What are the Stella Awards?
You may not immediately recognize the name Stella Liebeck, but you’ve probably heard of the McDonald’s scalding coffee case. In 1992, Stella, 79 at the time, spilled a cup of McDonald’s scalding hot coffee onto her lap, and a jury awarded her $2.7 million in punitive damages.
But that’s not the whole story: McDonald’s served their coffee at scalding hot temperatures without letting customers know that it could burn them, and the coffee had a history of burning unsuspecting customers. Other establishments generally serve coffee at substantially lower temperatures than the 185+ degrees of McDonald’s coffee, which is hot enough to cause severe, third-degree burns. Also, a trial court subsequently reduced the punitive damages to $480,000.
Even though this case had merit (and McDonald’s now serves their coffee at a much lower, safer temperature thanks to Stella’s lawsuit), the term “Stella Award” has been applied to outlandish, frivolous lawsuits.
A website at www.stellaawards.com keeps track of these cases, and Randy Cassingham has written a book titled The True Stella Awards, which is an Amazon.com best seller.
By presenting entertaining lawsuits, the independent website poses questions such as: Are the people involved in these cases using the courts to redress justifiable grievances that can’t otherwise be settled? Or are they trying to extort money from anyone they can? Are the lawyers involved champions of justice? Or are they helping to abuse the system in the name of getting a piece of the action?
Here are the synopses of some of the “Stella Award” cases presented by the website:
Man says he is having heart attacks and got diabetes because he’s obese. Why is he obese? Because McDonald’s, Burger King, Wendy’s and KFC failed to tell him that he shouldn’t eat their fast food multiple times per week. Meanwhile, a federal judge throws out a similar case filed by obese children, but legal observers warn that’s not the end of the issue.
Man uses restroom stall in city building that doesn’t have a door knob. When he sticks his hand through the hole, he gets hurt — and, of course, sues. He wins almost $3 million. His occupation? City claims examiner.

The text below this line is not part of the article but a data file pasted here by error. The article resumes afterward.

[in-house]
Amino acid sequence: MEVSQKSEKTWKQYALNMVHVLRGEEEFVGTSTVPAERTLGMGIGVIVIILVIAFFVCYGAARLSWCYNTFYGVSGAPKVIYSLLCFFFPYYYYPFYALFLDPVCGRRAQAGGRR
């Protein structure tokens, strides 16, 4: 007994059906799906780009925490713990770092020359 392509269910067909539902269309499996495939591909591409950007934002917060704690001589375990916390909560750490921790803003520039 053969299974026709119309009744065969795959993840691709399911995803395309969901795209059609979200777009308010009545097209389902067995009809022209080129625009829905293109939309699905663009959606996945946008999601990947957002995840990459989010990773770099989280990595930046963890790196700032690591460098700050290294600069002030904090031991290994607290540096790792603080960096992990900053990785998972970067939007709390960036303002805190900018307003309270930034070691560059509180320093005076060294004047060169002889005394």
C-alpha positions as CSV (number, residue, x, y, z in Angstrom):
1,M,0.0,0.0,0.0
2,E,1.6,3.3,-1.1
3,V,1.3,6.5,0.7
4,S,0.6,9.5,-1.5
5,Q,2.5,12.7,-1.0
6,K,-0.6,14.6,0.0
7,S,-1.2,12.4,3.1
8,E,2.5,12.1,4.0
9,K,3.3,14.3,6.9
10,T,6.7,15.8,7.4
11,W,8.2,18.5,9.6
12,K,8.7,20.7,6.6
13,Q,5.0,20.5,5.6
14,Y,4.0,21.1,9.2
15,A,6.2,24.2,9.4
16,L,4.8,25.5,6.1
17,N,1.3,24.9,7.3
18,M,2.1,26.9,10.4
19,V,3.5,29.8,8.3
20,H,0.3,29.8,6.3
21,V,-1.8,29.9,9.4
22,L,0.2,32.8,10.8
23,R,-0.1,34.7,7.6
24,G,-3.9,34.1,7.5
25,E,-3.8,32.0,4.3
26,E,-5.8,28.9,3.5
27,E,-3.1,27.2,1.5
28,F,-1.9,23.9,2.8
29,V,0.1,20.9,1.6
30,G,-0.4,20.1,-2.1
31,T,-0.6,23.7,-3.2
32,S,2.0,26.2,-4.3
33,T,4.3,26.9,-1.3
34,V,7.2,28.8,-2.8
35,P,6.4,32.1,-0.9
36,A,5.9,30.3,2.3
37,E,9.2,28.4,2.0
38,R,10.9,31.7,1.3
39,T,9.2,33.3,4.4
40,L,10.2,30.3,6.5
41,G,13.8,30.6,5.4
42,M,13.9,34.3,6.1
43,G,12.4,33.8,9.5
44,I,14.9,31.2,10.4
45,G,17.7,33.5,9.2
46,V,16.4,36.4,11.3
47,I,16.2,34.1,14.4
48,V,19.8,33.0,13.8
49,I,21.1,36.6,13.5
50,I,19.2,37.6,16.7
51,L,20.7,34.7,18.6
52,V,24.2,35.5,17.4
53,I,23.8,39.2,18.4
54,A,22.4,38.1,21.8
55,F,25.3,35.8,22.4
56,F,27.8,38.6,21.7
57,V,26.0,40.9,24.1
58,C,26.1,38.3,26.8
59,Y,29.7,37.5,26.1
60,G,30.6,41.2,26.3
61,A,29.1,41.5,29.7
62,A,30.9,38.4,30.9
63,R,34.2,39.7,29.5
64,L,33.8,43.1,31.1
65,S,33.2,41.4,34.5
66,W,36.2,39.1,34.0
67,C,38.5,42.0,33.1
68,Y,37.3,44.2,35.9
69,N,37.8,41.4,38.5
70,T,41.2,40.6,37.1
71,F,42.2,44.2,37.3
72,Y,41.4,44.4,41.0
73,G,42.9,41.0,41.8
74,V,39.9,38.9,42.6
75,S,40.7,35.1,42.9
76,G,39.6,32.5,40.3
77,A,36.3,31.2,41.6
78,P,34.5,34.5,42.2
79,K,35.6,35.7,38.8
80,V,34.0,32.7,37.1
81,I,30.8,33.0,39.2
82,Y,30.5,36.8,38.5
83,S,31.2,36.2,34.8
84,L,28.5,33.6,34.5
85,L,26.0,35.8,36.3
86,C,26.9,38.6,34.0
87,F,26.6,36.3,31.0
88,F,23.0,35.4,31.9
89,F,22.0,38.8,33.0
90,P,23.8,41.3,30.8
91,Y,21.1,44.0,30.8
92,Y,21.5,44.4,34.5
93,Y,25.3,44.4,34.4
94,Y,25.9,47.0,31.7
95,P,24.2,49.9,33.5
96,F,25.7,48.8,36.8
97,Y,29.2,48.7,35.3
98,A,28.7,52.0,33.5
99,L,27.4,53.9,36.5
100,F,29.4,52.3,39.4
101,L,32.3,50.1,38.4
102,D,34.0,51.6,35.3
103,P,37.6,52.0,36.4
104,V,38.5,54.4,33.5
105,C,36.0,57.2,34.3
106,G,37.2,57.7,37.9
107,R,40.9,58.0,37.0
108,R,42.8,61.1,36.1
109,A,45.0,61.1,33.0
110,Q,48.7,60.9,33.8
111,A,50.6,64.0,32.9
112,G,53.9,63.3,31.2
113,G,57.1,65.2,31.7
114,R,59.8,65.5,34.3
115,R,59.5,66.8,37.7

After an accident, transit authority discovers its driver is color-blind. Federal law requires commercial drivers to correctly see color, so he is pressured to resign. That’s not the end, though: he sues, claiming “discrimination” against color-blind people — even though he claims he is not color-blind.
Sharper Image received a bad review from Consumer Reports magazine for its “Ionic Breeze” air filter. Rather than improve the product, it sued the magazine. The judge ruled it was a “Strategic Suit Against Public Participation” — an illegal “SLAPP” lawsuit, and sanctioned Sharper Image.
The website also points out “bogus” Stella Award cases, or urban legends, including the following:
Kathleen Robertson of Austin, Texas, was awarded $780,000 by a jury after breaking her ankle tripping over a toddler who was running amuck inside a furniture store. The owners of the store were understandably surprised at the verdict, considering the misbehaving tyke was Ms. Robertson’s son. Fabricated.
In November, Mr. Grazinski purchased a brand new 32 foot Winnebago motor home. On his first trip home, having joined the freeway, he set the cruise control at 70 mph and calmly left the drivers seat to go into the back and make himself a cup of coffee. Not surprisingly, the Winnie left the freeway, crashed and overturned. Mr. Grazinski sued Winnebago for not advising him in the handbook that he could not actually do this. He was awarded $1,750,000 plus a new Winnebago. Fabricated.
Kara Walton of Claymont, Delaware, successfully sued the owner of a nightclub in a neighboring city when she fell from the bathroom window to the floor and knocked out her two front teeth. This occurred while Ms. Walton was trying to sneak through the window in the ladies room to avoid paying the $3.50 cover charge. She was awarded $12,000 and dental expenses. Fabricated.
The Stella Awards and the bogus cases are good for a laugh, but personal injury law is a serious matter. When you’re injured because of the negligence of another person or company, you need a experienced lawyer who will work hard and pursue all your options. If you’ve been injured, call Neff Injury Law at 404-531-9700 to schedule a free consultation.